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French history myths: There is buried treasure in Rennes-le-Château

Legend has it that a penniless priest once stumbled upon gold hidden in the French countryside - a story that still inspires treasure-hunters.

French history myths: There is buried treasure in Rennes-le-Château

Myth: A penniless priest in the small town of Rennes-le-Château, south west France, discovered treasure in the late 1800s. That treasure is still hidden somewhere in the countryside. 

The story begins 1885 when Father Bérenger Saunière took over the parish of a small town in the Aude département, not far from Carcassonne, called Rennes-le-Château.

But the church, l’église Saint Mary Magdalene, that Saunière inherited was practically in ruins, so he set upon refurbishing the building – which surprised those around him who knew of his strained financial situation. According to legend, Saunière implied that he had discovered treasure and was using that to pay for the renovations. When he died, the location of the treasure supposedly died with him.

Fast forward to the years following World War II – a restauranteur and entrepeneur by the name of Noël Corbu acquired an estate in Rennes-le-Château, and along with it supposed archives from Saunière about how he had discovered the treasure of a former queen of France – Blanche of Castille (though some say it was the Treasure of the Cathars or the Knights Templar).

Corbu made it his mission to spread the story near and far, with the regional press reporting about the “priest with billions.”

Visitors came from across France to learn about the legend and try to find the treasure hidden in Rennes-le-Château – and to eat in Corbu’s restaurant and stay in his newly-opened hotel.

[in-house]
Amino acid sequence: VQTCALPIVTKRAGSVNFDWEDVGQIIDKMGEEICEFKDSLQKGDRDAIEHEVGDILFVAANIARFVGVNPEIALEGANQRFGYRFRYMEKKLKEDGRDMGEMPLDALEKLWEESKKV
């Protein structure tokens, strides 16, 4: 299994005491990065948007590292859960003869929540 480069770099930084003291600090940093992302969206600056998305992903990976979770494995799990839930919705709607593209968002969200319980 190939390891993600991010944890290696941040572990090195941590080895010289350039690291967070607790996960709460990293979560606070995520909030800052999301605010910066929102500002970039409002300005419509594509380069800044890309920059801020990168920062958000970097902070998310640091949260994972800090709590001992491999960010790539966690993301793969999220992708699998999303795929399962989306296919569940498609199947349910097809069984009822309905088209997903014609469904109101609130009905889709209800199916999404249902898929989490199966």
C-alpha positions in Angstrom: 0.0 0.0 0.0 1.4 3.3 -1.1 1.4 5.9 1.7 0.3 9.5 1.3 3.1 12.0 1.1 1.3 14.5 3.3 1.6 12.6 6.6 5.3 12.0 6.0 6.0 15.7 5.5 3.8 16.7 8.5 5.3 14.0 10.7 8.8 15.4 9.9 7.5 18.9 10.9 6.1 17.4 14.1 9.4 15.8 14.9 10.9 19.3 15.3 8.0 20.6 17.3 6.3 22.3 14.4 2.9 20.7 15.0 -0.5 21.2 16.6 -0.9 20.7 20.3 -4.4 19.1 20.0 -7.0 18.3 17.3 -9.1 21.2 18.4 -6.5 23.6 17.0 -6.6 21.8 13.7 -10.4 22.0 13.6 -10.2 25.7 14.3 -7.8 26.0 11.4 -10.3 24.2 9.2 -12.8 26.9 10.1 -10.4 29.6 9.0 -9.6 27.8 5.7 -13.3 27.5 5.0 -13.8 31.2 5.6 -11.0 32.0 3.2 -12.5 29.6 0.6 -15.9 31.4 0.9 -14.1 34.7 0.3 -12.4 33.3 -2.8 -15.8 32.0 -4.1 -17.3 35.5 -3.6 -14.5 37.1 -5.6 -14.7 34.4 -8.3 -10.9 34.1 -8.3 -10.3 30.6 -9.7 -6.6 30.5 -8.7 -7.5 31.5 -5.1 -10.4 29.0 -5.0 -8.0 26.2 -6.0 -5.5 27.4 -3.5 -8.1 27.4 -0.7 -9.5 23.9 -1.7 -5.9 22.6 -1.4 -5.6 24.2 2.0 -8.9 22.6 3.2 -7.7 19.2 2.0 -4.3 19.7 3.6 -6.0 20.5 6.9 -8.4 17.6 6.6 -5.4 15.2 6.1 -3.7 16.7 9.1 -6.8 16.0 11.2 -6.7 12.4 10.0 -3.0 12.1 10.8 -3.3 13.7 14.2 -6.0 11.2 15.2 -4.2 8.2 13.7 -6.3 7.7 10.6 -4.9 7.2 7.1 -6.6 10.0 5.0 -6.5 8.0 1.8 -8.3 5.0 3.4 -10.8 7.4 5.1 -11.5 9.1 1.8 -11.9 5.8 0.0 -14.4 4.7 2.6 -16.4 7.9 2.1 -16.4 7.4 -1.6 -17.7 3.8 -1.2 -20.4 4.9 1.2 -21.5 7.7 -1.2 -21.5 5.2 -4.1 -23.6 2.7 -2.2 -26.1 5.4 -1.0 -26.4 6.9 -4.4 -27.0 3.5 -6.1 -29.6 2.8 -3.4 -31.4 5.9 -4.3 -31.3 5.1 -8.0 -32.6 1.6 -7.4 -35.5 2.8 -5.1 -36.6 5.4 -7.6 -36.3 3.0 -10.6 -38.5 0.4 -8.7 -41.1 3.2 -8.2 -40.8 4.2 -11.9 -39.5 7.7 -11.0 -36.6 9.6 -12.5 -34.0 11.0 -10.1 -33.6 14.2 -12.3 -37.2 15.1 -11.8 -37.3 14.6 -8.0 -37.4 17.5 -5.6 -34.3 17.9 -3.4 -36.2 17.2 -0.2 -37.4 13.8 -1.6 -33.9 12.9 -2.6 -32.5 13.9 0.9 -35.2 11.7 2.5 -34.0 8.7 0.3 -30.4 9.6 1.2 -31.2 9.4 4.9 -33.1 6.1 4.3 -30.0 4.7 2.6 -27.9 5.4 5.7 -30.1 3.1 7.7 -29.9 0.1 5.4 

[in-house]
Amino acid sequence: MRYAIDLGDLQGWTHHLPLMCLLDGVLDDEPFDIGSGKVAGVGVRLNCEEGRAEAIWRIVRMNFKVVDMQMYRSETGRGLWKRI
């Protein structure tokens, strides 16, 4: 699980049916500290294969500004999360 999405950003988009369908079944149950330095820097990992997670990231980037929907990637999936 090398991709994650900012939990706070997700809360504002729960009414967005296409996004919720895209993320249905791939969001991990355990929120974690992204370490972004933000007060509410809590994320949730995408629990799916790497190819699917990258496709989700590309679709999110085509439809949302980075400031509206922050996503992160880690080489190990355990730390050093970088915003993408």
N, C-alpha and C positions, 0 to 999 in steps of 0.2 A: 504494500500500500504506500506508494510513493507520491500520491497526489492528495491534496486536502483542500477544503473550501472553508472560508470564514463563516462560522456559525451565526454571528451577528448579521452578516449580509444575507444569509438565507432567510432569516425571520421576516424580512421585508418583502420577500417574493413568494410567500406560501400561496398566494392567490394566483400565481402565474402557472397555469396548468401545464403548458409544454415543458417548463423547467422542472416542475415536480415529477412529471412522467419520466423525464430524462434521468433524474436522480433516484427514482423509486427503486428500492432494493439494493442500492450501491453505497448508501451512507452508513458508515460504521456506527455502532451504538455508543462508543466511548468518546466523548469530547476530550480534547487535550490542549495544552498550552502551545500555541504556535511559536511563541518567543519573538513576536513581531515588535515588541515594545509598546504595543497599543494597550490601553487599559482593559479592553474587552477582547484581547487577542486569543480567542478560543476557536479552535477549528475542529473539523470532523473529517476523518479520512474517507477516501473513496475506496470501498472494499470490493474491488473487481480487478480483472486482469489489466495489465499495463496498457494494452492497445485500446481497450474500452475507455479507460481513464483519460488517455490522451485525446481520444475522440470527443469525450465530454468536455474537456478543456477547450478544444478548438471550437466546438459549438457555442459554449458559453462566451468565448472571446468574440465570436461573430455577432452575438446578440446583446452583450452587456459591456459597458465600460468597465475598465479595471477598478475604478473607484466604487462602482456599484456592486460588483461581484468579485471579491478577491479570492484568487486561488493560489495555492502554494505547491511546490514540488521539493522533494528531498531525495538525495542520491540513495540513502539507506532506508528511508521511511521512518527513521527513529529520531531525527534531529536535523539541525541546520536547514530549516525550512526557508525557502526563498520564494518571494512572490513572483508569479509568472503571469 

So how did the priest get the money for his expensive renovations? The answer, according to a 60 Minutes special by CBS News, was “good old fashioned fraud.” The priest likely stole from donations and asked for payments for hundreds of Masses that he never actually performed. 

The Da Vinci Code series is also responsible for bringing the small town back into public eye. One of Dan Brown’s main characters is named Jacques Saunière, inspired by the priest. Brown supposedly visited the village and drew inspiration, as it had also been made famous in the book “Holy Blood, Holy Grail” that expanded on Corbu’s claims of having found hidden, secret documents belonging to the priest.

The book asserts that those documents contained proof that Jesus married Mary Magdalene and that their child went on to become the Merovingian line (a dynasty of French kings).

Historians refute these claims too, and several excavations have been conducted at the church. Though they have never unearthed anything of substance, that has not stopped eager treasure hunters from digging holes and lugging their metal detectors to the small village, seeking the truth behind the legend.

This article is part of our August series on popular myths and misconceptions about French history.